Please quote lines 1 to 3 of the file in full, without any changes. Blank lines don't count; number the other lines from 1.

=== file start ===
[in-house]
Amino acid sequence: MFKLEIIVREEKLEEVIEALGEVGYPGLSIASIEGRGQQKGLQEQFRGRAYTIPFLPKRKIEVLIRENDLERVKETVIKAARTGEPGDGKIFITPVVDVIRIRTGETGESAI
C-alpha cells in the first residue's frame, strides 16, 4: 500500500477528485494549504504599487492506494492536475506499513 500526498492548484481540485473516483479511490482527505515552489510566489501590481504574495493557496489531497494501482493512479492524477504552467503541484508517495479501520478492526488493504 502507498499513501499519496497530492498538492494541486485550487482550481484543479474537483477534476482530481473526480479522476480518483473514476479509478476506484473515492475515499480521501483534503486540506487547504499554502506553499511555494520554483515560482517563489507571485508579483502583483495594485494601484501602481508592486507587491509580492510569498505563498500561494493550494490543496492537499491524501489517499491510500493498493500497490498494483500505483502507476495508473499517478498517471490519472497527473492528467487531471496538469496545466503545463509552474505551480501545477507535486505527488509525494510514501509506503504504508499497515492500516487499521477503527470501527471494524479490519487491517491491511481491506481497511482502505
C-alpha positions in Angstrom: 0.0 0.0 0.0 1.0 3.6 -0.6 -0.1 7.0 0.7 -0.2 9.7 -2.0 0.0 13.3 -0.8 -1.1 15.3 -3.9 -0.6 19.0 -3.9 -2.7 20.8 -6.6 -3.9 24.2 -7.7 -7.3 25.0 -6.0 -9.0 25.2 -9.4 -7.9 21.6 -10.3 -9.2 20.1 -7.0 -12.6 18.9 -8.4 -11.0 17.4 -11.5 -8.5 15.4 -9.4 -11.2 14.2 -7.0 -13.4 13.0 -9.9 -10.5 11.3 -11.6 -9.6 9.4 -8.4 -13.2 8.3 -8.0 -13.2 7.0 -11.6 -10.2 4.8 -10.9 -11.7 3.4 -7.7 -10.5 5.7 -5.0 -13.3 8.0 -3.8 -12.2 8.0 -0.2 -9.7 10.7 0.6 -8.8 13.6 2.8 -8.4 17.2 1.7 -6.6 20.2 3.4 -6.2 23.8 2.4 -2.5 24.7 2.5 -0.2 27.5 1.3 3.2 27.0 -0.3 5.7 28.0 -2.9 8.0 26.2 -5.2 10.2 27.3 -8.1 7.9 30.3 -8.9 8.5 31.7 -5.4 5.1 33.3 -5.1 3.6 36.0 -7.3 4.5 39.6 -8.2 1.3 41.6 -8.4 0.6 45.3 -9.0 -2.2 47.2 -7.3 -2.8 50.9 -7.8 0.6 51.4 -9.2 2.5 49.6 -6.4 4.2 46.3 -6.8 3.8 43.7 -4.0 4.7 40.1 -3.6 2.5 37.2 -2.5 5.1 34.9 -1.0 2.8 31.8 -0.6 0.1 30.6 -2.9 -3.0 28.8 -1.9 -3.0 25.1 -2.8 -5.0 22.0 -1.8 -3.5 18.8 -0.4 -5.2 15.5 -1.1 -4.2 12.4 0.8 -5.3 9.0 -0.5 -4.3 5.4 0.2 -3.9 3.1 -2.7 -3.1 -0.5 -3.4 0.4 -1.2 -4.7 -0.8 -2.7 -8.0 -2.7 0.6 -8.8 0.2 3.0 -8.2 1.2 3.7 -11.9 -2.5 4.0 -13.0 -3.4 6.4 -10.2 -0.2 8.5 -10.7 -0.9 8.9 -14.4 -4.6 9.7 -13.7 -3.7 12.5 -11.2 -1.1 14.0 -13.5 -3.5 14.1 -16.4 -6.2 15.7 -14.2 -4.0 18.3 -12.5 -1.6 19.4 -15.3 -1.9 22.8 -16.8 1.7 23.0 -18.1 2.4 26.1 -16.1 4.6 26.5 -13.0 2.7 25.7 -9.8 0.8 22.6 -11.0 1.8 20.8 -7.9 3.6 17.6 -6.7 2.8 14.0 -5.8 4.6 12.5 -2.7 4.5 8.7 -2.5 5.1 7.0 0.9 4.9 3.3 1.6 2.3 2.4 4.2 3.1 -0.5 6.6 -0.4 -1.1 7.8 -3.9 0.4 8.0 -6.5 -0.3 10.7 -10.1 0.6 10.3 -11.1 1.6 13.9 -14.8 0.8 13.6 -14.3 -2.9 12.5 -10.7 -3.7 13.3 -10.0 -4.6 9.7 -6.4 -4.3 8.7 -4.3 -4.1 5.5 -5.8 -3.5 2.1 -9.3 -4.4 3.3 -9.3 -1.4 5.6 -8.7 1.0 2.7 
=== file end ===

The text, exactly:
[in-house]
Amino acid sequence: MFKLEIIVREEKLEEVIEALGEVGYPGLSIASIEGRGQQKGLQEQFRGRAYTIPFLPKRKIEVLIRENDLERVKETVIKAARTGEPGDGKIFITPVVDVIRIRTGETGESAI
C-alpha cells in the first residue's frame, strides 16, 4: 500500500477528485494549504504599487492506494492536475506499513 500526498492548484481540485473516483479511490482527505515552489510566489501590481504574495493557496489531497494501482493512479492524477504552467503541484508517495479501520478492526488493504 502507498499513501499519496497530492498538492494541486485550487482550481484543479474537483477534476482530481473526480479522476480518483473514476479509478476506484473515492475515499480521501483534503486540506487547504499554502506553499511555494520554483515560482517563489507571485508579483502583483495594485494601484501602481508592486507587491509580492510569498505563498500561494493550494490543496492537499491524501489517499491510500493498493500497490498494483500505483502507476495508473499517478498517471490519472497527473492528467487531471496538469496545466503545463509552474505551480501545477507535486505527488509525494510514501509506503504504508499497515492500516487499521477503527470501527471494524479490519487491517491491511481491506481497511482502505